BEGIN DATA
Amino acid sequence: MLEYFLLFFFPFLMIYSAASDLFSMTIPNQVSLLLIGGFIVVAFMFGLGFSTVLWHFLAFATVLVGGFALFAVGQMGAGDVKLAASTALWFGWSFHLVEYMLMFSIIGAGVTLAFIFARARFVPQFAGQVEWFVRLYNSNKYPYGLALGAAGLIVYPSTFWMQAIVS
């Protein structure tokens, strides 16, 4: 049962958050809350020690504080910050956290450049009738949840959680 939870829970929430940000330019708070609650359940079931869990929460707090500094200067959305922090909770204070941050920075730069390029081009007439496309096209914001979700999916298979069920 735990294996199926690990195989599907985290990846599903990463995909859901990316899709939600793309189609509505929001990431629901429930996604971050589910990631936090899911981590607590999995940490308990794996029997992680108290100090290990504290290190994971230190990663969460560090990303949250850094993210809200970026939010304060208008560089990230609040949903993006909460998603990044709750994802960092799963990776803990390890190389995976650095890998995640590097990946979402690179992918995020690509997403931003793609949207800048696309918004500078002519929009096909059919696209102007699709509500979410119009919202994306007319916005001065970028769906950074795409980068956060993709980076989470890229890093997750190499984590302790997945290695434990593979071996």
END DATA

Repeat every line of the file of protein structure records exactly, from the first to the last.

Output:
Amino acid sequence: MLEYFLLFFFPFLMIYSAASDLFSMTIPNQVSLLLIGGFIVVAFMFGLGFSTVLWHFLAFATVLVGGFALFAVGQMGAGDVKLAASTALWFGWSFHLVEYMLMFSIIGAGVTLAFIFARARFVPQFAGQVEWFVRLYNSNKYPYGLALGAAGLIVYPSTFWMQAIVS
């Protein structure tokens, strides 16, 4: 049962958050809350020690504080910050956290450049009738949840959680 939870829970929430940000330019708070609650359940079931869990929460707090500094200067959305922090909770204070941050920075730069390029081009007439496309096209914001979700999916298979069920 735990294996199926690990195989599907985290990846599903990463995909859901990316899709939600793309189609509505929001990431629901429930996604971050589910990631936090899911981590607590999995940490308990794996029997992680108290100090290990504290290190994971230190990663969460560090990303949250850094993210809200970026939010304060208008560089990230609040949903993006909460998603990044709750994802960092799963990776803990390890190389995976650095890998995640590097990946979402690179992918995020690509997403931003793609949207800048696309918004500078002519929009096909059919696209102007699709509500979410119009919202994306007319916005001065970028769906950074795409980068956060993709980076989470890229890093997750190499984590302790997945290695434990593979071996």